Do what Pabrai says, but not always what he does
So the tails I don't lose much was not being followed by the teacher. Believe it or not I actually sent him an e-mail through his website about Delta in the summer of 2008 suggesting that he was not appreciating the downside. I wonder if he got the e-mail or remembers it ??
I read an interview with him recently and pulled out some thoughtful and interesting points:
Pabrai: I think the biggest edge would be attitude. So you know, Charlie Munger likes to say that you don't make money when you buy stocks. And you don't make money when you sell stocks. You make money by waiting. And so the biggest, the single biggest advantage a value investor has is not IQ; it's patience and waiting. Waiting for the right pitch and waiting for many years for the right pitch.
Pabrai: Yeah. "All man's miseries stem from his inability to sit in a room alone and do nothing." And all I'd like to do to adapt Pascal is, "All investment managers' miseries stem from the inability to sit alone in a room and do nothing."
Pabrai: You know, actually, I think that the way the investment business is set up, it's actually set up the wrong way. The correct way to set it up is to have gentlemen of leisure, who go about their leisurely tasks, and when the world is severely fearful is when they put their leisurely task aside and go to work. That would be the ideal way to set up the investment business.
Pabrai: That's right. I mean, I think the low risk, high uncertainty is really something I borrowed from entrepreneurs, and you know, the Patels in India or the Richard Bransons of the world. Basically if you study entrepreneurs, there is a misnomer: People think that entrepreneurs take risk, and they get rewarded because they take risk. In reality entrepreneurs do everything they can to minimize risk. They are not interested in taking risk. They want free lunches and they go after free lunches. And so if you study any number of entrepreneurs, from Ray Kroc to, you know, Herb Schultz at Starbucks ( SBUX - news - people ) and to even Buffett and Munger and so on, what you'll find is that they have repeatedly made bets which are low-risk bets, which have high-return possibilities. So they're not going high risk, high return. They're going low risk, high return.
And even with Bill Gates, for example. The total amount of capital that ever went into Microsoft ( MSFT - news - people ) was less than $50,000, between the time it started and today. That's the total amount of capital that went into the company. So Microsoft you cannot say was a high-risk venture because there was no capital deployed. But it had high uncertainty. Bill Gates could have gone bankrupt. Or Bill Gates could have ended up the wealthiest person on the Forbes 400. And he ended up at the extreme end of the bell curve, and that's fine. But he did not take risk to get there. He was comfortable with uncertainty. So entrepreneurs are great at dealing with uncertainty and also very good at minimizing risk. That's the classic great entrepreneur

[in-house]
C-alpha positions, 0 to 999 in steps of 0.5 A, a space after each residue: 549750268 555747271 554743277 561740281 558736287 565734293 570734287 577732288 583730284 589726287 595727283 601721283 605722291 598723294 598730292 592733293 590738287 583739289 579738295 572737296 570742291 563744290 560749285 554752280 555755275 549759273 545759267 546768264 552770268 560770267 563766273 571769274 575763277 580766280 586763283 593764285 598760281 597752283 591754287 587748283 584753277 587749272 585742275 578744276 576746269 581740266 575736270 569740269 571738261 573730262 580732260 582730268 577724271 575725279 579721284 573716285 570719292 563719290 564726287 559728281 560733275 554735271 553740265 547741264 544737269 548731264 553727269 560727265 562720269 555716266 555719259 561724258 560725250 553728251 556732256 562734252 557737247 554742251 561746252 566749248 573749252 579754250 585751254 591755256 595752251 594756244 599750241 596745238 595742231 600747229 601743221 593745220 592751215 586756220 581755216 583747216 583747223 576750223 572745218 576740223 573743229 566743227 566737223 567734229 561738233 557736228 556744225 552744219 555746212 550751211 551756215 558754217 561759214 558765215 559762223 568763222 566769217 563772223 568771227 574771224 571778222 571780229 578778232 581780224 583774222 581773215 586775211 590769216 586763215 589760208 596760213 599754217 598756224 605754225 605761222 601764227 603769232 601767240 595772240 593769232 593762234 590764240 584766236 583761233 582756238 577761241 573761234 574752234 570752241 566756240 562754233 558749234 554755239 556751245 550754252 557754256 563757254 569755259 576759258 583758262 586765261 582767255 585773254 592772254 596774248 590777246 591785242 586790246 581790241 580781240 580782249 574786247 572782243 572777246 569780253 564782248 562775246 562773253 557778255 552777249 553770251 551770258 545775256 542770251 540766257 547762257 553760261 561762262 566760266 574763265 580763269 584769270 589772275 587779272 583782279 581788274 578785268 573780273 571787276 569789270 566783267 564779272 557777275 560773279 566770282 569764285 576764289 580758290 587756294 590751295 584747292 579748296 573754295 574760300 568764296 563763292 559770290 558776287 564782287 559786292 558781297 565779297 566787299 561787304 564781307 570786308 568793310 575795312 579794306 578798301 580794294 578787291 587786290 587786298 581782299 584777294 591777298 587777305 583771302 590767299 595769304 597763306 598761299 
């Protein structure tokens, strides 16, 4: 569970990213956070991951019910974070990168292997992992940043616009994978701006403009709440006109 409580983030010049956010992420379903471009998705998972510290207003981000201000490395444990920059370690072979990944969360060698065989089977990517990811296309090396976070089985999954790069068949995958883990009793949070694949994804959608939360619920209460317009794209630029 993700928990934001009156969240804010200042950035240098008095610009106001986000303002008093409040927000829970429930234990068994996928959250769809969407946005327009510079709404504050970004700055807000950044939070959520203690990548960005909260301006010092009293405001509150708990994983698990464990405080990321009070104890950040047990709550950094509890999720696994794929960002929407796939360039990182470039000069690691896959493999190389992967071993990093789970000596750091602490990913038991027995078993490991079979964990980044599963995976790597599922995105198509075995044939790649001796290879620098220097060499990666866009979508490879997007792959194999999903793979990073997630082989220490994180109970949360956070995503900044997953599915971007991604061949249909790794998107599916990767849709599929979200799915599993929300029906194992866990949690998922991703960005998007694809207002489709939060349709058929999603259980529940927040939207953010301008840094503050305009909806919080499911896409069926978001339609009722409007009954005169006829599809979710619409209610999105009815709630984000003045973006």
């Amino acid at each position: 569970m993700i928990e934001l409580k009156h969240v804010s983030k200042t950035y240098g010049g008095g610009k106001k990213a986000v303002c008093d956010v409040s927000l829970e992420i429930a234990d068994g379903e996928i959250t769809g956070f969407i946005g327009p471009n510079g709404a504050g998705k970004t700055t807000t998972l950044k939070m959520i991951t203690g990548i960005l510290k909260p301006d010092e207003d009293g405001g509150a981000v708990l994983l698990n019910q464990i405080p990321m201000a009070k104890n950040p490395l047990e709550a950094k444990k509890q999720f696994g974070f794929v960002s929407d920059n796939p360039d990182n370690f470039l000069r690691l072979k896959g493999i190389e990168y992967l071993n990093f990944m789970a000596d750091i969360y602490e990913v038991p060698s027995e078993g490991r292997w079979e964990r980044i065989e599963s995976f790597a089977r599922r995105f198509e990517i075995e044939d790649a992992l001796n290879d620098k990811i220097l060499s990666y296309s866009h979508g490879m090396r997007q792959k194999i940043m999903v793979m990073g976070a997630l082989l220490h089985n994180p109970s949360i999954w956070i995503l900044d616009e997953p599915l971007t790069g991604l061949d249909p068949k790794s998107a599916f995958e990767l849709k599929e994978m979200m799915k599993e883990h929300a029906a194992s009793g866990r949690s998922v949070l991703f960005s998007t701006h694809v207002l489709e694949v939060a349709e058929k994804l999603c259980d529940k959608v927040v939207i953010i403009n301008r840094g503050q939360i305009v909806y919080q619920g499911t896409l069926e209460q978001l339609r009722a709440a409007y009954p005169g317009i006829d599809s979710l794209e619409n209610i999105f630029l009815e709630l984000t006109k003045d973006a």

Pabrai: Well, the insight is the same, in the sense that I think that, you know, Warren says that I'm a better investor because I'm a businessman, and I'm a better businessman because I'm an investor. So the thing is that my experiences as a businessman have very direct, long-term positive impacts on me as an investor, because when I'm looking at an investment, I now look at it like the way I looked at my first business, which is, the first thing I'm looking at is, how can I lose money on this? And can I absolutely minimize my downside?
The upsides will take care of themselves. It's the downsides that one needs to worry about, which is why even the checklist becomes important. But so the important thing that value investors focus on is downside protection. And that's exactly what entrepreneurs focus on--what is my downside? So that is the, I would say, the crossover between entrepreneurship in investing, and value investing especially, is protecting your downside.
Pabrai: Well Delta Financial was a full loss for the firm, for the fund. We lost 100% of our investment. It was a company that went bankrupt. And we've learned a lot of lessons from Delta. And one of the lessons was that Delta was, in many ways, a very highly levered company and they were very dependent on a functioning securitization market. And when that market shut down, they were pretty much out of business. And they were caught flat-footed. And so there's a number of lessons I've obviously learned from Delta.
It's easier to learn the lessons when you don't take the hits in your own portfolio. But when you take the hits in your own portfolio, those lessons stay with you for a long time."
Here is the link to the full article: [www.forbes.com]
I think if you follow a couple of his key points of minimizing the downside and letting the upside take care of itself and low risk, high uncertainty you will greatly improve as an investor. Easier said than done of course.